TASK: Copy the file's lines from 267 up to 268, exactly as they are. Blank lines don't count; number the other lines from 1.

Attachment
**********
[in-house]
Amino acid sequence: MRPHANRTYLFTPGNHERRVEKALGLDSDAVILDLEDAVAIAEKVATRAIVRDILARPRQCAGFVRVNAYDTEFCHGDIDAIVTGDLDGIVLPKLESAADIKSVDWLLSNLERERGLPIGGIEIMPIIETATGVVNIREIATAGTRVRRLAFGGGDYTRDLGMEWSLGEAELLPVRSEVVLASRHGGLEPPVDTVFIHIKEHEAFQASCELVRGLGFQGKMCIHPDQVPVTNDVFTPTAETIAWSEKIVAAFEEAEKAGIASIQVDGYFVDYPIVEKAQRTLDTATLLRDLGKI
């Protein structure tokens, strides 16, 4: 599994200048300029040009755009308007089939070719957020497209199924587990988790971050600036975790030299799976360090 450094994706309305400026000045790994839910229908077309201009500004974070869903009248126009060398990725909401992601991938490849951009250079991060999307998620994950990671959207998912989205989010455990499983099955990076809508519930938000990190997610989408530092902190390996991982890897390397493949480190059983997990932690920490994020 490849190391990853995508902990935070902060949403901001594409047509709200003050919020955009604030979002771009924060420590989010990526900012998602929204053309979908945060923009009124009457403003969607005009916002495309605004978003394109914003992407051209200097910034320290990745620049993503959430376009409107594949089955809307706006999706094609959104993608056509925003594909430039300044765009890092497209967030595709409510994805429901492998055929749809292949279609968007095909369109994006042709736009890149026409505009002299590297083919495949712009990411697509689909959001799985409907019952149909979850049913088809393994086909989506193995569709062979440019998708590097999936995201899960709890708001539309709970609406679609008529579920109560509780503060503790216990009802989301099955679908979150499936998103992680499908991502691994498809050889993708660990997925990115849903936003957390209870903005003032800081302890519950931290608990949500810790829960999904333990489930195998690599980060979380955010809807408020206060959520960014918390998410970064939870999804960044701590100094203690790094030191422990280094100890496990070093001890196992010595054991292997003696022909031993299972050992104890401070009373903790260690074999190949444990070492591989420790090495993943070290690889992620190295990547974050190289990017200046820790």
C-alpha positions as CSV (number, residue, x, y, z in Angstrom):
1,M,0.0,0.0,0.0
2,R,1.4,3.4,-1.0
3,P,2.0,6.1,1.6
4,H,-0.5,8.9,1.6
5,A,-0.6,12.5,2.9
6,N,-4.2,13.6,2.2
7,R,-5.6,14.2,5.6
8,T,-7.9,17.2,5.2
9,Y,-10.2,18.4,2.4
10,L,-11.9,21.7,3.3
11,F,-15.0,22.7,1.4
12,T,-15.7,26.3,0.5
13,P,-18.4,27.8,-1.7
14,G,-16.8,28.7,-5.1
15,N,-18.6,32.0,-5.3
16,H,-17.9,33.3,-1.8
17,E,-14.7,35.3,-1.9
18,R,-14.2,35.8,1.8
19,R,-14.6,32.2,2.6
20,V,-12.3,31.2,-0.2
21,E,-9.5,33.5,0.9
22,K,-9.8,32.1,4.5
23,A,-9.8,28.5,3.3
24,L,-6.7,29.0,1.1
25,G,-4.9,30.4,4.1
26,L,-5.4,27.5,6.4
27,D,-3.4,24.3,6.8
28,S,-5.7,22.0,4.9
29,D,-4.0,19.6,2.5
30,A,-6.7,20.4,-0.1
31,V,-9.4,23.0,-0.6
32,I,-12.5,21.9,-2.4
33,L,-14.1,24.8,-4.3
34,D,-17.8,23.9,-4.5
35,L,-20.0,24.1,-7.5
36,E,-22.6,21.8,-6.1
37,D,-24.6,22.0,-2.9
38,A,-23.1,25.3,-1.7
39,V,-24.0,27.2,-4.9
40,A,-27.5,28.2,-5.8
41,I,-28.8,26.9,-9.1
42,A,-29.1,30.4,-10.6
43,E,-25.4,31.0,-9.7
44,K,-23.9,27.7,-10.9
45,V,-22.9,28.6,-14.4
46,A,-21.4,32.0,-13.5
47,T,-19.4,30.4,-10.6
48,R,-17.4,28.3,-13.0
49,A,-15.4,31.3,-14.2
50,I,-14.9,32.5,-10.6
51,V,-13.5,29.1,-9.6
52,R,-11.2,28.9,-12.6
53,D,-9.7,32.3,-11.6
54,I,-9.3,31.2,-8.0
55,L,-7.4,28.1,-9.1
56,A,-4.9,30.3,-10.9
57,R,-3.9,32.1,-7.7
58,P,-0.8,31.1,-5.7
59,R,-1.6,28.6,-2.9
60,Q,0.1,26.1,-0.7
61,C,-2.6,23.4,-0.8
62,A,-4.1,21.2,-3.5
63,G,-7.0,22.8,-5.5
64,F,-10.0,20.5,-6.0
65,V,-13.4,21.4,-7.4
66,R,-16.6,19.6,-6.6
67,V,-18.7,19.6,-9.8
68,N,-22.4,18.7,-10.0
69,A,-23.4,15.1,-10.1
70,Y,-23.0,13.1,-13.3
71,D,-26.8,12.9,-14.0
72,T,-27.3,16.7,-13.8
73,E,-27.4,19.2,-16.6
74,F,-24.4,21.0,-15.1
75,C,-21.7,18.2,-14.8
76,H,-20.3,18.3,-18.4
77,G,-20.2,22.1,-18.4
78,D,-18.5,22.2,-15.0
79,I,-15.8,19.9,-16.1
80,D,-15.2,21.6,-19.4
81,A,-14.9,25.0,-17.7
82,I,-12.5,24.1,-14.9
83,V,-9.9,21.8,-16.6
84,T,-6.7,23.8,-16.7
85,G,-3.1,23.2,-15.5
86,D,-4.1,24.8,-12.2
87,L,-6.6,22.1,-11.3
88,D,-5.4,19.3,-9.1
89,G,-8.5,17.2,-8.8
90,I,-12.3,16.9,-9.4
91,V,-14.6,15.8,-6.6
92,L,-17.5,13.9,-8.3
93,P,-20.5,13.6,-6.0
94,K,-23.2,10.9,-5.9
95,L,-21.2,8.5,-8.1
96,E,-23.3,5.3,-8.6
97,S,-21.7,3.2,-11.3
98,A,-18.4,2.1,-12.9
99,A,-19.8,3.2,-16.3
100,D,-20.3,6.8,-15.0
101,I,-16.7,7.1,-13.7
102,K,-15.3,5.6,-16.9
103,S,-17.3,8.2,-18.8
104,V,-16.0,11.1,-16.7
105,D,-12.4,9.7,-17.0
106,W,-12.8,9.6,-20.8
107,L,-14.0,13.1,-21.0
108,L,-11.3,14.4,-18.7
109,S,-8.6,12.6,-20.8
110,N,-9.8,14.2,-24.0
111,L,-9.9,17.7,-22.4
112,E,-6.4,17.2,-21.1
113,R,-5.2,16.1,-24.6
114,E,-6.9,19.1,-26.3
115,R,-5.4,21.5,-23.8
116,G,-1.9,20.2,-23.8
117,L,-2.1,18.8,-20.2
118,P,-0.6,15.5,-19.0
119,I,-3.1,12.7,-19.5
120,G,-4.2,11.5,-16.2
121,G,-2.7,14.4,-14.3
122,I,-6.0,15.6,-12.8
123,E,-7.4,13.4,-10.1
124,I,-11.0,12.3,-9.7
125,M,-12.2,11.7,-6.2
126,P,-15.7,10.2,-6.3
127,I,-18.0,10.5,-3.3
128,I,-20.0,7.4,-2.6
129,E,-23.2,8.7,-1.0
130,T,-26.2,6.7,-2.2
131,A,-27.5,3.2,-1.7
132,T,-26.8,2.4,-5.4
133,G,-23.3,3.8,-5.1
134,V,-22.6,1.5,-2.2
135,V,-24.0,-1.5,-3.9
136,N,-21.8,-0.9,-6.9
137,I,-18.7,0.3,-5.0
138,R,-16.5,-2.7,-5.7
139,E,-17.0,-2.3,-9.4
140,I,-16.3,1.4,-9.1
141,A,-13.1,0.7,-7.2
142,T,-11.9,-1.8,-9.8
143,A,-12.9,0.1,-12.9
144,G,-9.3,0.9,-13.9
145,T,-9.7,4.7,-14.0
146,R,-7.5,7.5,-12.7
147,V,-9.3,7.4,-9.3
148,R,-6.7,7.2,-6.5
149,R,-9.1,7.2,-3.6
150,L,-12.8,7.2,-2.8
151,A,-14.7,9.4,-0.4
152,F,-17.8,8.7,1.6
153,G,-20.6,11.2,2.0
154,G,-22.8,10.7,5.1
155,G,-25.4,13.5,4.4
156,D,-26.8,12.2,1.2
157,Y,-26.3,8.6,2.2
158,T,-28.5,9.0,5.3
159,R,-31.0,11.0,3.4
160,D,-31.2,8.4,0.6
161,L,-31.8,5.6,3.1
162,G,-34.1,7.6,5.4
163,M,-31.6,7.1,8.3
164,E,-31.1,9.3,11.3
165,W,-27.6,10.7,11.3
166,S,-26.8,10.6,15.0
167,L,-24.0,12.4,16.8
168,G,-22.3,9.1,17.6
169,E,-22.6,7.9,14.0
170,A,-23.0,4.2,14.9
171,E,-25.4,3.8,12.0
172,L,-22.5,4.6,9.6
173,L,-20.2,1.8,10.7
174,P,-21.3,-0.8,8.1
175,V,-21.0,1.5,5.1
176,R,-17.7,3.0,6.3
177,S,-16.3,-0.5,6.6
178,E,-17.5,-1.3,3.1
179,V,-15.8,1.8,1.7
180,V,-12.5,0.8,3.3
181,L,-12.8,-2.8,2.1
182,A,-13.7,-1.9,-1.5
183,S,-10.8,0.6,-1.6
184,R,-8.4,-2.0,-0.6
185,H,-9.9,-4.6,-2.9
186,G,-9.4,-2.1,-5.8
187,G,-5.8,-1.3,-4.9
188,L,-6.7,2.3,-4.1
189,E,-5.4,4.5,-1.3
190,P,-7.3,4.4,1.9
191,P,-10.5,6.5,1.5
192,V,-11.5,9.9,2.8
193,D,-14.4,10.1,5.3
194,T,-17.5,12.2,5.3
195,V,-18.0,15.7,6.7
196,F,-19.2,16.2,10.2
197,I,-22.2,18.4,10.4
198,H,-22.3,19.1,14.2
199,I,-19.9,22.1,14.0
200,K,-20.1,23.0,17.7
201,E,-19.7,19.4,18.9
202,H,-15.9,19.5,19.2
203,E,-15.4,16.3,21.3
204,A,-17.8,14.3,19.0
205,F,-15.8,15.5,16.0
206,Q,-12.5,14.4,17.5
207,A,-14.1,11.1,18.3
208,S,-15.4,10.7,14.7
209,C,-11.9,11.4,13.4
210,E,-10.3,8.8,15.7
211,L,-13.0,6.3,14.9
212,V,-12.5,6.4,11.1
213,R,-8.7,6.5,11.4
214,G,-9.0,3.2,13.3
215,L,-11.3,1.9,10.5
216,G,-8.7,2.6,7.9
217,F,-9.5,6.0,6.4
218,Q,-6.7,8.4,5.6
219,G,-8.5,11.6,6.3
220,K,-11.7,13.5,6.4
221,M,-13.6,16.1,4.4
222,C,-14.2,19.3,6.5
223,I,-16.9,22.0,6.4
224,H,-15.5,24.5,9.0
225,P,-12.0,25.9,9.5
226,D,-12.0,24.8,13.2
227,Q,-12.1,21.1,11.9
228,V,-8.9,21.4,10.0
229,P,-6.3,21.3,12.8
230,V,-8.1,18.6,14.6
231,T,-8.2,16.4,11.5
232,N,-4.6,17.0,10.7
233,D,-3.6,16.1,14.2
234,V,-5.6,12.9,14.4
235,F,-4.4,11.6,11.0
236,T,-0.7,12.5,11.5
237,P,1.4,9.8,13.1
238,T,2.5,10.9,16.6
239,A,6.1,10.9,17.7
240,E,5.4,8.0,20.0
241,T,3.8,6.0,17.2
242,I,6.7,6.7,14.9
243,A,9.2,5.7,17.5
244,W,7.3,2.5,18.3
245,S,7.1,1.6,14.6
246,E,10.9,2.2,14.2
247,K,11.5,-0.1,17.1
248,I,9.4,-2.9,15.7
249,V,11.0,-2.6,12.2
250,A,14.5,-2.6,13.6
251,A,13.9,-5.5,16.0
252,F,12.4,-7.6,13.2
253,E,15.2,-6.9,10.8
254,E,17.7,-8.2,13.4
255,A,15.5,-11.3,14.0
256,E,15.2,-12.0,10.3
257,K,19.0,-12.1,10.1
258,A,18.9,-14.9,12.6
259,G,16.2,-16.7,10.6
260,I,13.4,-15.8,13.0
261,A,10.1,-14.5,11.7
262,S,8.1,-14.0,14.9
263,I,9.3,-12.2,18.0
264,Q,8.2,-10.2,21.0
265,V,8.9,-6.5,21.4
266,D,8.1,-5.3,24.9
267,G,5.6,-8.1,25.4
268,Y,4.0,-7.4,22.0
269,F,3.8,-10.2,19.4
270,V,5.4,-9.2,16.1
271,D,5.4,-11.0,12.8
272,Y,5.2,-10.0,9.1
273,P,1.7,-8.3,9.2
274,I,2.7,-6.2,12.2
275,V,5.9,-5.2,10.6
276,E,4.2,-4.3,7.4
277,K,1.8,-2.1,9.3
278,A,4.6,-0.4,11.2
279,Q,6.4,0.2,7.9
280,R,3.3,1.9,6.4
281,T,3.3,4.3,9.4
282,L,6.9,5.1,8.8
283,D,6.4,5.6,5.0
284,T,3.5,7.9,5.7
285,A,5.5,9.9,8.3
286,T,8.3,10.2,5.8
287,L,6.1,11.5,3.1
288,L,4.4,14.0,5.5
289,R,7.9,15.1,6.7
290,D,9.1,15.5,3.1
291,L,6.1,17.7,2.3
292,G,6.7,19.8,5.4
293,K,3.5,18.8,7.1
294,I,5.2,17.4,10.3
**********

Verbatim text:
263,I,9.3,-12.2,18.0
264,Q,8.2,-10.2,21.0